The Cannes Case-Study Dilemma: Too Much Energy Being Spent on Presentation, Not the Idea?
Tonight the final and arguably most coveted honors will be handed out at the Cannes ad festival, among them the Titanium/Integrated Lions. I've had the honor of serving on that jury -- alongside luminaries like the jury president, Wieden & Kennedy Founder Dan Wieden and BBDO top creative David Lubars -- with the responsibility for recognizing the industry's best examples of breakthrough ideas, like last year's Nike Fuelband.
I must admit I came into the judging process thinking we'd be looking for the piece that was going to mark a step up for advertising, something that really signified the progress the industry has made over the last year. A couple days spent watching case study after case study, however, made it clear that we need to think about how all this creative energy is being spent.
Somewhere along the way the case-study film, with its penchant for big, meaningless results, has gained too much influence. The need to create value for consumers is felt more acutely than ever, but still so much of our efforts are about spinning the fantasy that there are millions of people out there waiting idly to engage with brands. These case studies suggest that the public will follow a brand story with the same diligence a jury does a case study film.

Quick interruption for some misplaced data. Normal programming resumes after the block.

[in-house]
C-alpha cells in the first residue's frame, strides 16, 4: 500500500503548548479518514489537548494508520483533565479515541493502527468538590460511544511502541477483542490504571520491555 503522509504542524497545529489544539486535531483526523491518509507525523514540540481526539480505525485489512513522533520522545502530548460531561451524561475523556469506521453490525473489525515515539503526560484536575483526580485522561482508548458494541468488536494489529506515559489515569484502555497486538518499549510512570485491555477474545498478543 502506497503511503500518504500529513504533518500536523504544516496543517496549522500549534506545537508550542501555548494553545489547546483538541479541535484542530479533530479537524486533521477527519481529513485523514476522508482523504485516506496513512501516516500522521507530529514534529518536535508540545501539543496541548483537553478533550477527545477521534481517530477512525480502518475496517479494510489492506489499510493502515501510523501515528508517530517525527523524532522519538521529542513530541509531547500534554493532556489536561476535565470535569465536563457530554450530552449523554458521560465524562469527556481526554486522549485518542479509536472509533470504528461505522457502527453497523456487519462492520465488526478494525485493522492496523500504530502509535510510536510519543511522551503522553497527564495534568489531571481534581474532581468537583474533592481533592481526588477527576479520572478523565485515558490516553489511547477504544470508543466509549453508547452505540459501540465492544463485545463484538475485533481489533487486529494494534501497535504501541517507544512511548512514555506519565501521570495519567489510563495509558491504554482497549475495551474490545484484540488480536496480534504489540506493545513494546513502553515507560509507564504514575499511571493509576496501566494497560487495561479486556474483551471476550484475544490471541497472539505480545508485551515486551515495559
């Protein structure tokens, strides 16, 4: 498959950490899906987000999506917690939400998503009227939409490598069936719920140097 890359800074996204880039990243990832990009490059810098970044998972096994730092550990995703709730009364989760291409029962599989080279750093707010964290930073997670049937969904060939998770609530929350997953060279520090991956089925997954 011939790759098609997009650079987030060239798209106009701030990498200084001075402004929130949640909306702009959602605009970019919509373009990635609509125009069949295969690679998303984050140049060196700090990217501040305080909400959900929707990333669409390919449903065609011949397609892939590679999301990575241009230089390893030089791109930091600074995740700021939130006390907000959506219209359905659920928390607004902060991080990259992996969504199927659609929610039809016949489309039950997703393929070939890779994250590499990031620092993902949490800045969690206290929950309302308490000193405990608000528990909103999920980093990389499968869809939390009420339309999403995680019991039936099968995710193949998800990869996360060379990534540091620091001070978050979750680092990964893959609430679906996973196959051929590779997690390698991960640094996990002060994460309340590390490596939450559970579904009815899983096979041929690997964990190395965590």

According to the films we've seen the past few days, the only topics trending on Twitter are brands, social media was invented for advertising purposes, and consumers have somehow miraculously created more hours in the day that they dedicate to trumping up brands' engagement metrics.
One problem is that the metrics used to demonstrate success have gotten moldy. Being in every medium possible, coverage on the national news, getting one billion impressions—all these things may be the stuff of the old case study film, but they're no longer the criteria of a jury room. A great insight brought to life through the right channel or channels and realistically told, however, is.
There is no industry better at identifying, distilling and articulating ideas and insights. That fact should give us the confidence that our ideas are bigger than gigantic tallies of impressions and likes. After all, some ideas are so new we don't know how to measure them yet.
My big takeaway from this experience? Our ideas have to take precedence over any presentation format. Because only they will ensure we continue to take brands where no one else can. The best ones make the path ahead visible. They light up the future.
Leo Premutico is co-founder of creative agency Johannes Leonardo.